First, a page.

UCC investment fund will be free of fossil fuels
The United Church of Christ’s investment arm is launching a fund this fall that is free of fossil fuel extraction and production companies—possibly the first such fund based in a Christian denomination.
Since United Church Funds announced the Beyond Fossil Fuels fund, the UCC board as well as UCC congregations, conferences, agencies, and other affiliated groups have committed nearly $16 million in investments as of late September.
“Any church that would like to have their investment be free of fossil fuels can invest part or all of their funds in this fund,” said Donald Hart, president of UCF, which manages investments for the endowments of local churches and the institutional assets of hospitals and administrative bodies of the UCC.
As far as UCF officials know, it’s the first launch of a denominationally based fossil fuel–free fund. People outside of the UCC have inquired about the fund.
“We are going to begin marketing to other faith-based organizations,” Hart said.
The domestic core equity fund—with U.S. stock from big-name companies—will be managed by Quantitative Management Associates. The fund’s starting goal of $20 million is based on that manager’s minimum, Hart said. The fund continues UCF’s current policy of screening funds that deal in tobacco, gambling, alcohol, and conventional and nuclear weapons.
The UCC General Synod called for creation of the fund in a 2013 resolution, “Urging Divestment—Along with Other Strategies—from Fossil Fuel Companies.”
The new fund comes alongside existing investment funds that already engage in shareholder activism, said Kathryn McCloskey, UCF director of social responsibility.
“It strengthens the options for UCC congregations,” she said. The work of the new fund could expand into other asset funds, “if we find that there’s overwhelming interest, investors, and, most importantly, dollars flowing into the Beyond Fossil Fuels fund.”
UCC leaders acknowledged that creating the fund is only one step.
“Our divestment will not stop the drilling of oil, and will not stop the use of fossil fuels, but what it will do is [challenge] the notion that this continued behavior is appropriate,” said Geoffrey Black, UCC general minister and president. “Hopefully that will feed into a broader movement for change, which is really what we’re after.”
Black noted that the denomination’s pension funds have a different approach to the goals in the resolution.
Rick Walters, director of corporate social responsibility for Pension Boards–United Church of Christ, Inc., explained that while Pension Boards is among the UCF’s investors, its funds are separate and held in accounts owned by individual employees. They are also subject to separate regulation.
“We have less flexibility in how we can invest than United Church Funds,” he said. “We applaud what they’re doing. Our only caveat is that we remain independent with respect to the responsibility that we have to the members of the retirement fund.”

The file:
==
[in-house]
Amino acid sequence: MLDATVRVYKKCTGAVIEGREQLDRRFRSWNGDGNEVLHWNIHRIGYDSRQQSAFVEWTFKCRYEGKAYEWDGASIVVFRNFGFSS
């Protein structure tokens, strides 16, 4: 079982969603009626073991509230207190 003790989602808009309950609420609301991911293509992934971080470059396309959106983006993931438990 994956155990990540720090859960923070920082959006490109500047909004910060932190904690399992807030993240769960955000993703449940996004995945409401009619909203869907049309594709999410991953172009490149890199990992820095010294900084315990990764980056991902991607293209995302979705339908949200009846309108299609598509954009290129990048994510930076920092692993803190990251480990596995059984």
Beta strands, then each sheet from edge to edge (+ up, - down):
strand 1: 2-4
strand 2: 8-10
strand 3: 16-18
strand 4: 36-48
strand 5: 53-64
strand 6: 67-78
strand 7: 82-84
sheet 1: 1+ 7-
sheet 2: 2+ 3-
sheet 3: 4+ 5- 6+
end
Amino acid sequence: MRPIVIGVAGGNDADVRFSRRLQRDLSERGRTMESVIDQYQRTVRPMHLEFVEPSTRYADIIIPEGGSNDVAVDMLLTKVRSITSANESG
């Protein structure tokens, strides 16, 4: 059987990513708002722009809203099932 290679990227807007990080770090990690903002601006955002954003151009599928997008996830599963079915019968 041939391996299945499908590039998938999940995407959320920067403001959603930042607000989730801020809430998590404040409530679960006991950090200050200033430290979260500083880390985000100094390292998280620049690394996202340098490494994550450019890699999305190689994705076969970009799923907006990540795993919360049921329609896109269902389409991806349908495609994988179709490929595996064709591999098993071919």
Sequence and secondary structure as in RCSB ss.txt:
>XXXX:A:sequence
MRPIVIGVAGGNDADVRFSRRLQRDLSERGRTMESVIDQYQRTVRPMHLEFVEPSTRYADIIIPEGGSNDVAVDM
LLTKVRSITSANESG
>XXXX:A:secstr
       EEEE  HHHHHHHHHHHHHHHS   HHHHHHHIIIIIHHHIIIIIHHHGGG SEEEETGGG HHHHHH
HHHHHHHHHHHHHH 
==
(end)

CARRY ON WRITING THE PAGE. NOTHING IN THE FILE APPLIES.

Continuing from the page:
Pension Boards currently has no plans to work on alternative investments, Walters said.
“It might be possible if the opportunities that are presented by the fund would be competitive with the assets that we’re letting go of,” he said. “In other words, if we could find assets that were greater than or equal to the ones we’re selling off.”
Pension Boards uses shareholder advocacy to work on climate change issues with all of its holdings—for example, with real estate on retrofitting buildings for more efficient energy use. In that work Pension Boards and UCF join ecumenical partners such as the United Methodist General Board of Pension and Health Benefits.
The UM board is also launching a new fund, planned for January, with stricter environmental screens. The Equities Social Values Plus Fund, for UM entities only, draws from third-party research that rates companies on human rights and environmental criteria.
The new fund will be an option for UM clergy in the portion of their pension fund that “they can self-direct,” said Anita Green, sustainable investment strategies manager for Wespath, which manages the UM General Board’s investments.
Such actions are needed, in addition to efforts like making church buildings more energy efficient, said Emily Goldthwaite Fries, associate minister of Mayflower Community Congregational UCC in Minneapolis.
For decades many people “have thought, ‘if I just recycle more, if I drive less, if I drive the right vehicle, then climate change will go away,’ and that hasn’t happened,” she said.
“We need to be organized so that we can make an impact on a more systemic level, which in this case is the fossil fuel industry.”
Mayflower Church has a foundation for social justice grants that will invest with the Beyond Fossil Fuels fund.
“For us, fossil fuel divestment is very hopeful,” Goldthwaite Fries said. “The church has a very powerful message to preach, that business as usual isn’t just the way it is. The gospel really gives us the courage to preach hope in the face of cynicism.”
While many opponents of divestment prefer the tool of shareholder activism, companies “don’t have a financial incentive not to drill for more oil,” she said. “Fossil fuel companies have not been taking action on the knowledge that we actually have to leave it in the ground.”
Minnesota communities like hers are also concerned about oil that’s being transported from North Dakota by train and pipeline through “some very fragile habitats and ecosystems,” she said.
In such situations, “we need to be the moral voice that faith communities can provide,” she said. “Businesses can make ethical decisions, and we can support that with our money.”